September 2014 Pairs

Pairs refers to the birds I have seen and photographed together over last few years.  Some are obvious couples–males and females.  Others are more difficult to discern, as the sexes appear similar to one another in all seasons.  And some are not mates, but just possibly family members.

COUPLES – A number of ducks provide easy pair identification, since the males and females often have different colors and markings, with the male usually being the more colorful of the two.

Blue-winged Teal

Blue-winged Teal

White-winged Scoter

White-winged Scoter

Ring-necked Duck

Ring-necked Duck

Wood Duck

Wood Duck

Northern Pintail

Northern Pintail

Redhead

Redhead

Canvasback

Canvasback

Hooded Merganser

Hooded Merganser

Lesser Scaup

Lesser Scaup

The following “look-a-likes” are obviously couples, though you probably wouldn’t know which was male or female if they weren’t in the act of mating.

Least Tern

Least Tern

Laughing Gull

Laughing Gull

ADULTS – Other birds appear to be paired-up, but usually you won’t know for sure if they are a “couple” without some indication of mate behavior.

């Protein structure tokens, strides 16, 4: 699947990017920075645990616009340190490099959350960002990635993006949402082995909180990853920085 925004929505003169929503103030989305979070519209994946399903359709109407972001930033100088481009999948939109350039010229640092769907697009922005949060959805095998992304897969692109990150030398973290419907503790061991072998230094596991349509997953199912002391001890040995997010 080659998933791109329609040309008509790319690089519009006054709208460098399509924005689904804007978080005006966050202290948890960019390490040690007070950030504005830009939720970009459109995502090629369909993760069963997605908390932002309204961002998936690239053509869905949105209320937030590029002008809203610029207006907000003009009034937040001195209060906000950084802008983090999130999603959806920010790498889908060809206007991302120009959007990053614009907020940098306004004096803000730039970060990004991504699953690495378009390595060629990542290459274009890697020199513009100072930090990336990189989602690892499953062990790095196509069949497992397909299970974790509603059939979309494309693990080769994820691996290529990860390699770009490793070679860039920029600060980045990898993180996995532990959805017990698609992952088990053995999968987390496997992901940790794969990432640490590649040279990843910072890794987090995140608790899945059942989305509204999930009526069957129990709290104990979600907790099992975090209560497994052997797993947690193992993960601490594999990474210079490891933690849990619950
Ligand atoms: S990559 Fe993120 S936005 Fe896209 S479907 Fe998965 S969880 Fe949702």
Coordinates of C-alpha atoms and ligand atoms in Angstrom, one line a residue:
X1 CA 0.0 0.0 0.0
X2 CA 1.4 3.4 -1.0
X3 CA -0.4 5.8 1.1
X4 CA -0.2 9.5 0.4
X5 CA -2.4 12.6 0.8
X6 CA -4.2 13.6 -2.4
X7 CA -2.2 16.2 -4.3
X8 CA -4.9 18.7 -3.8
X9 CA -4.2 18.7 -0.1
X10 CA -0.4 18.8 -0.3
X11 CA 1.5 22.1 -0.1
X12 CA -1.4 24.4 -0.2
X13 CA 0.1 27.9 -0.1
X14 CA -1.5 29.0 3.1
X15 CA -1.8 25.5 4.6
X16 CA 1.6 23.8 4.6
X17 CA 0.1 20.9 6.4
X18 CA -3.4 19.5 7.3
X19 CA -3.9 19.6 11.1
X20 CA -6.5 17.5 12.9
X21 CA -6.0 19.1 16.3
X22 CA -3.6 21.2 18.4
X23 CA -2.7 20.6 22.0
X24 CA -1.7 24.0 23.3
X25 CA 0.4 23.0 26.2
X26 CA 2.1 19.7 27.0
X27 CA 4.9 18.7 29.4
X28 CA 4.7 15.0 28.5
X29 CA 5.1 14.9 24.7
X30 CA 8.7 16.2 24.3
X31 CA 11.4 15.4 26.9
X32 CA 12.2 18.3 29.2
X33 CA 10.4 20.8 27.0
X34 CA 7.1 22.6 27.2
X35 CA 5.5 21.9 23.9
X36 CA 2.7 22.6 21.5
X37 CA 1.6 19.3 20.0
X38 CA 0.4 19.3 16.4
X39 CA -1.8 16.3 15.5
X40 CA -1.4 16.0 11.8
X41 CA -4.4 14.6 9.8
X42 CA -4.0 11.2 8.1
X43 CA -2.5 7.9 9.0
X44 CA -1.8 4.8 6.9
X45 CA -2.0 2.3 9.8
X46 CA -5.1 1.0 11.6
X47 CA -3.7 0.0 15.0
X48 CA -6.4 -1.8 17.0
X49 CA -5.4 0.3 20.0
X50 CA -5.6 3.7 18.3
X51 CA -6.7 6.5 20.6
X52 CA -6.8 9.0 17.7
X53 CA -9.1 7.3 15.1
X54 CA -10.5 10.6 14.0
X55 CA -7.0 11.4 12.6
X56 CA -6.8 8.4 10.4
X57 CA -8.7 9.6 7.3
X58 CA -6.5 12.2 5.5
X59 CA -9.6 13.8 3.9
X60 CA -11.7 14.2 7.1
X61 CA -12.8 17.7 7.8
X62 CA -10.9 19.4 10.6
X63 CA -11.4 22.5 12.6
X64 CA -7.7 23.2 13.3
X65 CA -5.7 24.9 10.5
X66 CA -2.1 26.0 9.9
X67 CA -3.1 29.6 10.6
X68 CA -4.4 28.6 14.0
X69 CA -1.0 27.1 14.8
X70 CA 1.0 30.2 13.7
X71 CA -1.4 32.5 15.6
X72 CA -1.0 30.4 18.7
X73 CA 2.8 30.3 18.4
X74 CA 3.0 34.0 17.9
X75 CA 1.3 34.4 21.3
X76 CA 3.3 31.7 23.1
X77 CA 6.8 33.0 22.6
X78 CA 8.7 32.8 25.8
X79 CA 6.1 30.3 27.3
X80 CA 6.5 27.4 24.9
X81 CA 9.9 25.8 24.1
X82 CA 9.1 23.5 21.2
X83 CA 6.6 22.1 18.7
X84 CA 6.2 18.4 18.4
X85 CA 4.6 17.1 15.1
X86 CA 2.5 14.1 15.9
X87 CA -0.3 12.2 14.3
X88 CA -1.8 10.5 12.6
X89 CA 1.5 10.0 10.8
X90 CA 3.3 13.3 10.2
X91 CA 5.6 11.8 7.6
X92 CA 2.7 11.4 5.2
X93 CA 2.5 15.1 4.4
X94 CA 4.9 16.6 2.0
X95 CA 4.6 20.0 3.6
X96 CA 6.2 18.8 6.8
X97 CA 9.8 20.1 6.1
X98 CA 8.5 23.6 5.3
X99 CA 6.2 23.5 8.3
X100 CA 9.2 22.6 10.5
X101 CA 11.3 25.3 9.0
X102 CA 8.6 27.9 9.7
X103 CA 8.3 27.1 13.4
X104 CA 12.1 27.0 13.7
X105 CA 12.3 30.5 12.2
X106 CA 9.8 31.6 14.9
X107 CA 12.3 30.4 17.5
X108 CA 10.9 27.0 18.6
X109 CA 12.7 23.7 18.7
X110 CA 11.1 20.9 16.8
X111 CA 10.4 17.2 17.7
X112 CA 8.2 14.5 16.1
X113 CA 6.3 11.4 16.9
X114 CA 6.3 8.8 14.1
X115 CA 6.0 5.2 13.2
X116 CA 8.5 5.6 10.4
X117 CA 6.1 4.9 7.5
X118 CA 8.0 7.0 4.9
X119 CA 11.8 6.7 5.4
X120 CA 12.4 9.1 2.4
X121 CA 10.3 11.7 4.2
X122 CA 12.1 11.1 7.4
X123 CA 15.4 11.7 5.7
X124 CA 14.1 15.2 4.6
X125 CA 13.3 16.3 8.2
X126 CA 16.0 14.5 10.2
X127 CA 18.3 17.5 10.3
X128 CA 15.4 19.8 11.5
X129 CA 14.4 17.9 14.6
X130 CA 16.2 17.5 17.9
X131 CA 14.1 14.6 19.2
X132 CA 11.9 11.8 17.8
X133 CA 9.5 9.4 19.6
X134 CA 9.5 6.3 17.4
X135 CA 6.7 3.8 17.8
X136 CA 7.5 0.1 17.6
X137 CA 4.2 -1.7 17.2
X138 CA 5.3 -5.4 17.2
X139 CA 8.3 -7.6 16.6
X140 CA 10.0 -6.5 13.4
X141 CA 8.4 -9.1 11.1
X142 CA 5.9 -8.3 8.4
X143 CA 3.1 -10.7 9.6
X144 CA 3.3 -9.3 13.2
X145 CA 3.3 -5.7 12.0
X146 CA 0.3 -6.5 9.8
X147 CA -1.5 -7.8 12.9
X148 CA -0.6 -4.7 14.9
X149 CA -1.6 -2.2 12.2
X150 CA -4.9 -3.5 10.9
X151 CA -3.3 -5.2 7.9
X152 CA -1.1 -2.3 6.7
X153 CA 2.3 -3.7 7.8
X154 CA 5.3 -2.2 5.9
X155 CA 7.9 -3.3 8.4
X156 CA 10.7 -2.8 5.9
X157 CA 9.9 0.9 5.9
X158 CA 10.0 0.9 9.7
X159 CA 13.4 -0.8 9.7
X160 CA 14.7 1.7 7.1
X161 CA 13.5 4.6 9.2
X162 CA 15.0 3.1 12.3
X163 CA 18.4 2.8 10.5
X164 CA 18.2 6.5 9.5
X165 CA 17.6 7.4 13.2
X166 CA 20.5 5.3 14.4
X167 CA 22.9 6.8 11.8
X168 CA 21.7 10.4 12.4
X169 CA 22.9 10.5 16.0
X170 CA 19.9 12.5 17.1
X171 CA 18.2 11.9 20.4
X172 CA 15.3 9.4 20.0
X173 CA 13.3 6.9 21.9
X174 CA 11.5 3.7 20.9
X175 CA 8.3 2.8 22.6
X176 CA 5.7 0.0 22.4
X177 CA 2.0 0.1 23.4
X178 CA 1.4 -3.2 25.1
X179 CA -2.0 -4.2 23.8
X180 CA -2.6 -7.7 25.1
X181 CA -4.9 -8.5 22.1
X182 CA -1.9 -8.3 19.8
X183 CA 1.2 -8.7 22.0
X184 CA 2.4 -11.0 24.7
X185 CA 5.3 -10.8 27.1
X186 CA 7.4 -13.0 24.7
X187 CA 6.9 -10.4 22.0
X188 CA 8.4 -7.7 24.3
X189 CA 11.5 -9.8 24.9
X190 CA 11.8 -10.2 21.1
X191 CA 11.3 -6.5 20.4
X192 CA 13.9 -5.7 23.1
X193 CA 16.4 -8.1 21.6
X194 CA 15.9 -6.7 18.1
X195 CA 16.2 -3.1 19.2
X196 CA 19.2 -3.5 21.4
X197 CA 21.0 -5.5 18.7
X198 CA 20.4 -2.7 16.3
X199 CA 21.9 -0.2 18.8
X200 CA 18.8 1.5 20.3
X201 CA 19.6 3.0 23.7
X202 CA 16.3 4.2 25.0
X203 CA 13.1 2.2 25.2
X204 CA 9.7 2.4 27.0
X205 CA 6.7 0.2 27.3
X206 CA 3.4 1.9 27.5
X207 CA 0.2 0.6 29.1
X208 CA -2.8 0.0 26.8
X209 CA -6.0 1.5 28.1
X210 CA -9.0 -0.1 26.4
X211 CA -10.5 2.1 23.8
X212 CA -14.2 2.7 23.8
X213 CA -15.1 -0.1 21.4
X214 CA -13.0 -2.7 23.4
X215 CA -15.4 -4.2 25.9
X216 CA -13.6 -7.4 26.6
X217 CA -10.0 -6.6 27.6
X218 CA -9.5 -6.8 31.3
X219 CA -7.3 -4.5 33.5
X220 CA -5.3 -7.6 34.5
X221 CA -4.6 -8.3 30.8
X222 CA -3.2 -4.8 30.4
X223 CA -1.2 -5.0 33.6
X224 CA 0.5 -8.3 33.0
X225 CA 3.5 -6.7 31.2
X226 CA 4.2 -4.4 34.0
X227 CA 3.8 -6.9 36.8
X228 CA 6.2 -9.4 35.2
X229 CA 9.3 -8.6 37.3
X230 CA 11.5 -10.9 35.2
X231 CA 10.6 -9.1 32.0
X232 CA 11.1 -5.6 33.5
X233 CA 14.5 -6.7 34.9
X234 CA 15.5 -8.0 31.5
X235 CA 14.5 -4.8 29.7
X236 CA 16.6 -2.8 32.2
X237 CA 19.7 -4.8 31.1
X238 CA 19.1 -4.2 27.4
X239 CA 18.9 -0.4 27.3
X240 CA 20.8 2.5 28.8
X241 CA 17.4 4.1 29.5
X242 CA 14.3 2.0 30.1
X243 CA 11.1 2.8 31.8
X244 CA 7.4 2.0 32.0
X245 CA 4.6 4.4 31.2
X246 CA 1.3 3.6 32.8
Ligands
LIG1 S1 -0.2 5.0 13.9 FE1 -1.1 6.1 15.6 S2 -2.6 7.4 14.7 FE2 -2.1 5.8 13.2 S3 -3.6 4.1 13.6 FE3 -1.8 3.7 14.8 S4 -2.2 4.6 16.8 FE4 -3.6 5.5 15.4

Black-bellied Whistling-Duck

Black-bellied Whistling-Duck

Double-crested Cormorant

Double-crested Cormorant

American White Pelican

American White Pelican

Dunlin

Dunlin

Sanderling

Sanderling

Short-billed Dowitcher

Short-billed Dowitcher

Spotted Sandpiper

Spotted Sandpiper

Loggerhead Shrike

Loggerhead Shrike

Monk Parakeet

Monk Parakeet

FAMILY MEMBERS – These Brown pelicans might be thought to be a pair, but are adult and juvenile (all brown), possibly related.  And the same is true for the White-crowned sparrows.

Brown Pelicans (Juvenile & Adult)

Brown Pelicans (Juvenile & Adult)

White-crowned Sparrows (Adult & Juveniles)

White-crowned Sparrows (Adult & Juveniles)

Finally, here are a pair of juvenile owls, most likely siblings.

Great Horned Owls (Juveniles)

Great Horned Owls (Juveniles)

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Thanks again,

Phil Graham–Photo Naturalist

 

 

 

 

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